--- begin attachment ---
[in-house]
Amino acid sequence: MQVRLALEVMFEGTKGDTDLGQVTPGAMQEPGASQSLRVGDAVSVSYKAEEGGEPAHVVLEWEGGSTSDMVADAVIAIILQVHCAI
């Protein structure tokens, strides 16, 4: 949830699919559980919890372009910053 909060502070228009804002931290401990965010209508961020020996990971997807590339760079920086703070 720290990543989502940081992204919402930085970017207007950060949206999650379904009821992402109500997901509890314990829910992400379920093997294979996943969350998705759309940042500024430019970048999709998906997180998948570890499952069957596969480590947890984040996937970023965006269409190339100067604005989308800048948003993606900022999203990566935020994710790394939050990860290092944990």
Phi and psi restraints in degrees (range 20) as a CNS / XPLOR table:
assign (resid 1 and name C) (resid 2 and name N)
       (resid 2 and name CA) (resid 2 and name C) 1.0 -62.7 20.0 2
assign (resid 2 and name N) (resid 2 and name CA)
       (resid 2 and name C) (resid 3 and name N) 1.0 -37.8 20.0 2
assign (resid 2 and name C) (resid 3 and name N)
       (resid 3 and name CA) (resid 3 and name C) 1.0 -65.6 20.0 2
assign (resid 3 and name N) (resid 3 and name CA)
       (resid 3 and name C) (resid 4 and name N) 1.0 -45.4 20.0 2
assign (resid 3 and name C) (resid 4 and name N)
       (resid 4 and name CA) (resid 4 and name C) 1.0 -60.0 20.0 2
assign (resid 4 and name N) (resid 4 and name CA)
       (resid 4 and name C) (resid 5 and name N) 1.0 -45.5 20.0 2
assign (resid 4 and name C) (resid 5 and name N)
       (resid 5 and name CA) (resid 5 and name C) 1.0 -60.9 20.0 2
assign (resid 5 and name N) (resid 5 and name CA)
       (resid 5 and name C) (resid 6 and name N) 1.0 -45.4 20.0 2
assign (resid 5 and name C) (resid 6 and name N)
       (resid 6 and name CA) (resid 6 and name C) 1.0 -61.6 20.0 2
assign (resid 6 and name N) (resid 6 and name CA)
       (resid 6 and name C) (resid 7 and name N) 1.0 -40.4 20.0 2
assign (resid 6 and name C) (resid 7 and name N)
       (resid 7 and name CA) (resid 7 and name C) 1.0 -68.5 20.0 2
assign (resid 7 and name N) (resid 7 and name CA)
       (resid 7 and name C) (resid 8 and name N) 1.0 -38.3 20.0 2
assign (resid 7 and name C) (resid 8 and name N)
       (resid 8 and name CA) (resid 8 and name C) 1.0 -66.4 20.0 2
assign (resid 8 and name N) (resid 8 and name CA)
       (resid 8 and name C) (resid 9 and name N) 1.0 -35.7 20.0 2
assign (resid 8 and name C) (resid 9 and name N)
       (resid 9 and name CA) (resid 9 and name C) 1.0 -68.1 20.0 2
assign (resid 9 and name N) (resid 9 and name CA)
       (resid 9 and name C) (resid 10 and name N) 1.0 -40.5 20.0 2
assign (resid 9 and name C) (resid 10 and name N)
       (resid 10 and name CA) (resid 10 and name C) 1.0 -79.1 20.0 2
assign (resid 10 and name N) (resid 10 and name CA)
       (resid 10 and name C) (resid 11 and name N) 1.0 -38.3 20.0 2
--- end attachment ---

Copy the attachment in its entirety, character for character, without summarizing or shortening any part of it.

[in-house]
Amino acid sequence: MQVRLALEVMFEGTKGDTDLGQVTPGAMQEPGASQSLRVGDAVSVSYKAEEGGEPAHVVLEWEGGSTSDMVADAVIAIILQVHCAI
């Protein structure tokens, strides 16, 4: 949830699919559980919890372009910053 909060502070228009804002931290401990965010209508961020020996990971997807590339760079920086703070 720290990543989502940081992204919402930085970017207007950060949206999650379904009821992402109500997901509890314990829910992400379920093997294979996943969350998705759309940042500024430019970048999709998906997180998948570890499952069957596969480590947890984040996937970023965006269409190339100067604005989308800048948003993606900022999203990566935020994710790394939050990860290092944990």
Phi and psi restraints in degrees (range 20) as a CNS / XPLOR table:
assign (resid 1 and name C) (resid 2 and name N)
       (resid 2 and name CA) (resid 2 and name C) 1.0 -62.7 20.0 2
assign (resid 2 and name N) (resid 2 and name CA)
       (resid 2 and name C) (resid 3 and name N) 1.0 -37.8 20.0 2
assign (resid 2 and name C) (resid 3 and name N)
       (resid 3 and name CA) (resid 3 and name C) 1.0 -65.6 20.0 2
assign (resid 3 and name N) (resid 3 and name CA)
       (resid 3 and name C) (resid 4 and name N) 1.0 -45.4 20.0 2
assign (resid 3 and name C) (resid 4 and name N)
       (resid 4 and name CA) (resid 4 and name C) 1.0 -60.0 20.0 2
assign (resid 4 and name N) (resid 4 and name CA)
       (resid 4 and name C) (resid 5 and name N) 1.0 -45.5 20.0 2
assign (resid 4 and name C) (resid 5 and name N)
       (resid 5 and name CA) (resid 5 and name C) 1.0 -60.9 20.0 2
assign (resid 5 and name N) (resid 5 and name CA)
       (resid 5 and name C) (resid 6 and name N) 1.0 -45.4 20.0 2
assign (resid 5 and name C) (resid 6 and name N)
       (resid 6 and name CA) (resid 6 and name C) 1.0 -61.6 20.0 2
assign (resid 6 and name N) (resid 6 and name CA)
       (resid 6 and name C) (resid 7 and name N) 1.0 -40.4 20.0 2
assign (resid 6 and name C) (resid 7 and name N)
       (resid 7 and name CA) (resid 7 and name C) 1.0 -68.5 20.0 2
assign (resid 7 and name N) (resid 7 and name CA)
       (resid 7 and name C) (resid 8 and name N) 1.0 -38.3 20.0 2
assign (resid 7 and name C) (resid 8 and name N)
       (resid 8 and name CA) (resid 8 and name C) 1.0 -66.4 20.0 2
assign (resid 8 and name N) (resid 8 and name CA)
       (resid 8 and name C) (resid 9 and name N) 1.0 -35.7 20.0 2
assign (resid 8 and name C) (resid 9 and name N)
       (resid 9 and name CA) (resid 9 and name C) 1.0 -68.1 20.0 2
assign (resid 9 and name N) (resid 9 and name CA)
       (resid 9 and name C) (resid 10 and name N) 1.0 -40.5 20.0 2
assign (resid 9 and name C) (resid 10 and name N)
       (resid 10 and name CA) (resid 10 and name C) 1.0 -79.1 20.0 2
assign (resid 10 and name N) (resid 10 and name CA)
       (resid 10 and name C) (resid 11 and name N) 1.0 -38.3 20.0 2